My husband bought a bow last year and he is looking forward to his first kill. I’ll congratulate him when he does, and I look forward to eating the meat.

Dutchess_III's avatar

@Aster Yeah….the deer can be dangerous. They jump out in front of people’s cars all the time here. I’ve never heard of anyone getting killed yet, but virtually everyone I know has had an encounter with a deer at 60 mph. I imagine it would be much worse if the population was unchecked. But…overall, I think that hunting for sport is just sadistic. I know of a man who goes hunting for bear in Alaska. Yeah, brave dude that he is, he cuts a hole in a 50 gallon barrel and puts bear bait in it. Then he goes and sits in a tree, and when the bear sticks his head in the barrel the guy shots the bear. Makes me sick. Makes me want to punch his big brave lights out.

Aster's avatar

So I guess neutering or some kind of contraception as opposed to killing would be too costly ):

Aster's avatar

@Dutchess_III I read this morning that hunting causes the deer to scatter and flee to the roads.
I know from experience that in the fall and winter they do run out in front of cars in Arkansas past dark.

Dutchess_III's avatar

@Aster Nah. I mean, that may be the case sometimes, but generally it happens when it’s dark and you can’t see them coming. People aren’t out hunting after dark. Unless they’re Bush’s VP.
As far as neutering…it wouldn’t really be feasible. And I doubt that you could find a way to introduce some contraceptive drug that would affect only the deer.

CyanoticWasp's avatar

Well, there’s lots in the OP’s statement to not understand:

—How can anyone be a Christian evangelist?
—How can she congratulate someone for doing what she could have done just as easily?
—Why doesn’t he teach her how to hunt, drag and dress the deer, and stay home and congratulate her, instead?
—What’s to be ‘proud’ of unless the deer were a well-matched opponent for the hunter? (Some deer are smarter than their hunters, so if this was one of those cases, then I suppose I could congratulate him, too. The statement doesn’t say.)

In many parts of the country deer are essentially vermin.

Dutchess_III's avatar

@CyanoticWasp They kinda are considered vermin here. Did you see what happened to my car in the picture I posted above? My husband was out of town, driving it at the time. I, personally, haven’t hit a deer. So far I’ve seen them in time, and I just stop and sit and look at them. They’re beautiful.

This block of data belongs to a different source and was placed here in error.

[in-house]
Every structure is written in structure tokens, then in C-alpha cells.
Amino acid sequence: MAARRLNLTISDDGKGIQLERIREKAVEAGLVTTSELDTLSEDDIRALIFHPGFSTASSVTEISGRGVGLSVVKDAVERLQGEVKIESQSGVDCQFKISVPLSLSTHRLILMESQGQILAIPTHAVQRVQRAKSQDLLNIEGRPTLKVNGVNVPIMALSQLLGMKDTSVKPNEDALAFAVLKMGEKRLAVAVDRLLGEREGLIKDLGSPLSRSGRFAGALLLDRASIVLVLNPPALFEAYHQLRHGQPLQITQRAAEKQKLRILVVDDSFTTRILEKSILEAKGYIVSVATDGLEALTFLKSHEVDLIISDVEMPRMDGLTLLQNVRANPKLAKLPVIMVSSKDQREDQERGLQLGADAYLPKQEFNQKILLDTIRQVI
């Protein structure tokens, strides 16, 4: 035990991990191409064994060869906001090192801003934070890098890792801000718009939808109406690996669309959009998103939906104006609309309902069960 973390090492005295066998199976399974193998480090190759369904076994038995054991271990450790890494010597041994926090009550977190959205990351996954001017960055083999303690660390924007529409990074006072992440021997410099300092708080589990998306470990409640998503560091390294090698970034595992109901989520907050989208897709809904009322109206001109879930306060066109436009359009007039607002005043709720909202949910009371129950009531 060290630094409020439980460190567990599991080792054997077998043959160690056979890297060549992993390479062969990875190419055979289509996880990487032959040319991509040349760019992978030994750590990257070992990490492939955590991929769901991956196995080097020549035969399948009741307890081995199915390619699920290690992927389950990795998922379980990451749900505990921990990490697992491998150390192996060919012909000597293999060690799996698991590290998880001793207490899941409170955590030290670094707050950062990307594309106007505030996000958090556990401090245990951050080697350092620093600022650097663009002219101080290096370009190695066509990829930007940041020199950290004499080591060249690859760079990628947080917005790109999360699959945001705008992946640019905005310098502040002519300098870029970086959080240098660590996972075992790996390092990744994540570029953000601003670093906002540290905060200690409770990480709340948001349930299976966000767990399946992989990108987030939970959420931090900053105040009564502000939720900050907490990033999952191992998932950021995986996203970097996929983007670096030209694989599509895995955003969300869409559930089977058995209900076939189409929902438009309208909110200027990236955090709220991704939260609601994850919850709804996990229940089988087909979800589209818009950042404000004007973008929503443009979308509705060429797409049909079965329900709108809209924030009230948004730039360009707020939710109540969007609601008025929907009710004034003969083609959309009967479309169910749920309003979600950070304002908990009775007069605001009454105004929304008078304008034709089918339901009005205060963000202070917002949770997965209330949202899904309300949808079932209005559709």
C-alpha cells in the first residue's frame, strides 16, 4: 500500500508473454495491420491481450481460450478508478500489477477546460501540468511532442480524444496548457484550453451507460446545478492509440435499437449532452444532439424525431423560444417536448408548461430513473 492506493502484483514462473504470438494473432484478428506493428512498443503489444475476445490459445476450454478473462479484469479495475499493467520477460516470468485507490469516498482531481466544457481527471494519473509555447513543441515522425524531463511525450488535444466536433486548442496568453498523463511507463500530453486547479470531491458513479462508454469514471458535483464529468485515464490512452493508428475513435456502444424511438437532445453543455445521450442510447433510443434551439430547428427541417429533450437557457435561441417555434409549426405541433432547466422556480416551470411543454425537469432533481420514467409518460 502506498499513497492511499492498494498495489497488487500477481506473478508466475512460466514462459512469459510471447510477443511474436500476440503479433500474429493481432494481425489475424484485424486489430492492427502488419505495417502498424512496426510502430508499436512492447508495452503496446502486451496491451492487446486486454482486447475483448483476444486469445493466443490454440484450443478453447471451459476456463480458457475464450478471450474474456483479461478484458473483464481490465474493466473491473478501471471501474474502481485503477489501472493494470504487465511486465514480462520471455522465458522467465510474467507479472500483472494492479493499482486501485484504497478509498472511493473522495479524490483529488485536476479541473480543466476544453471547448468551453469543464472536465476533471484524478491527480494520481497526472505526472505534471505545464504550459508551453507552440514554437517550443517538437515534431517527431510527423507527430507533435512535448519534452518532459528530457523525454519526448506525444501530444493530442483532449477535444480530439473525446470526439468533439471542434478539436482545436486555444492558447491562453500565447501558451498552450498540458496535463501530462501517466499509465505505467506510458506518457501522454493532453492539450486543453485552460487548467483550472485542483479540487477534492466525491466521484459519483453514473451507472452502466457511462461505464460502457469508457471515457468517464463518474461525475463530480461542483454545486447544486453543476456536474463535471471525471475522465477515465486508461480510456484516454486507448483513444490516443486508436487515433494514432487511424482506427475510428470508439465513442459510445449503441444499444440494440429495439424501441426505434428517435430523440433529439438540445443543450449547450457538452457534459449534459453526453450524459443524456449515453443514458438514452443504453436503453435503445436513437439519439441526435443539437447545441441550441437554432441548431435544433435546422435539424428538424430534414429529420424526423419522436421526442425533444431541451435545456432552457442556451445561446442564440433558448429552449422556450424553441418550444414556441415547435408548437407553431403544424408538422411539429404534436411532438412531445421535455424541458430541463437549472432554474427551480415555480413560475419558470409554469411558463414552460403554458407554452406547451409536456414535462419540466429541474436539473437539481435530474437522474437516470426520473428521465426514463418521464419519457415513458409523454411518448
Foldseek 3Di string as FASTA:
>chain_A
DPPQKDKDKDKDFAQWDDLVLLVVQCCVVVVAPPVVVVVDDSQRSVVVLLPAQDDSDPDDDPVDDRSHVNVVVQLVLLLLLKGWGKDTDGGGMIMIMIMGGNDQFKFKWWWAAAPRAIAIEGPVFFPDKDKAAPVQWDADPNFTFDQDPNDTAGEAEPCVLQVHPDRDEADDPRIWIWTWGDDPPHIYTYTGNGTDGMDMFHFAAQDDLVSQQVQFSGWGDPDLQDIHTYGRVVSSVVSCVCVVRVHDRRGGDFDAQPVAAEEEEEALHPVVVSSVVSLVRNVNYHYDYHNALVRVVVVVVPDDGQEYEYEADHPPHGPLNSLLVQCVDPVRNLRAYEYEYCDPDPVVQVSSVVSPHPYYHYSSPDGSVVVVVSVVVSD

Aster's avatar

@Dutchess_III they are beautiful, aren’t they? So let’s blow their brains out “so we can feed the hungry. ” Yes, any visit to a homeless shelter you can view the masses chowing down on Venison. Yup. It’s a fact.

MissAusten's avatar

@Aster Where did anyone say that hordes of deer should have their brains blown out to feed the homeless? I can understand a deep love of animals, but let’s be rational about it. I’m sure there are hunters that are awful people. The bear hunting example above makes me ill. There are probably some hunters who feel a deep, connecting spirituality to the forest and the animals and behave in a noble, responsible way.

Most are probably somewhere in the middle. You cannot deny that overpopulation is a problem and that hunting is, in most areas, the only way to control this. Nothing else is feasible. Spaying or neutering millions of deer across the country would be impossible (who is going to catch them all? who is going to pay for the procedures? who is going to want to do it again each year when fawns are born?) Medical contraceptives, if such a thing exists for deer, would have to be administered regularly to be effective. Again, the sheer numbers of deer make this virtually impossible.

I, too, think deer are beautiful. I don’t want to see them starve, or see them have nothing to eat other than the foliage in my yard. It’s always sad to see one dead by the side of the road, and I think animal trophies are creepy. I also think venison tastes really good, and if someone shoots a deer (or runs over one) that they can’t eat and they give the meat to a food bank or shelter, that person is taking the time and effort to put the meat to good use instead of letting it rot.

And yes, it is a fact. My mom’s husband has given deer meat to shelters and food banks. In a good year, if he takes his limit of deer he can’t fit it all in his freezer, so he donates it. He’s also butchered deer that have been killed by cars and donated that meat. He sounds like a real asshole, doesn’t he?

Aster's avatar

@MissAusten the q concerned whether we should congratulate the ones who make the kill.
I know nothing about over-population or if deer are in starvation mode.

YoBob's avatar

Well, I guess it depends on how difficult a shot it was… ;)

Unfortunately I don’t have time to go into a long discussion about the role hunting/predation plays in the maintenance of healthy populations. Suffice it to say that, contrary to uninformed perception, hunting is about a whole lot more than going out and killing something just for the heck of it. Further, when it comes to issues of conservation of our natural resources hunters are generally some of the biggest supporters.

I find it sadly humorous the number of people who condemn hunters as inhumane sadists but have no problem eating meat from commercial sources. NEWSFLASH: Just because it is presented to you on a nice Styrofoam tray and sealed in plastic wrap does not make its consumption any more morally acceptable than eating wild harvested game (in fact, quite the contrary, IMHO).

Aethelwine's avatar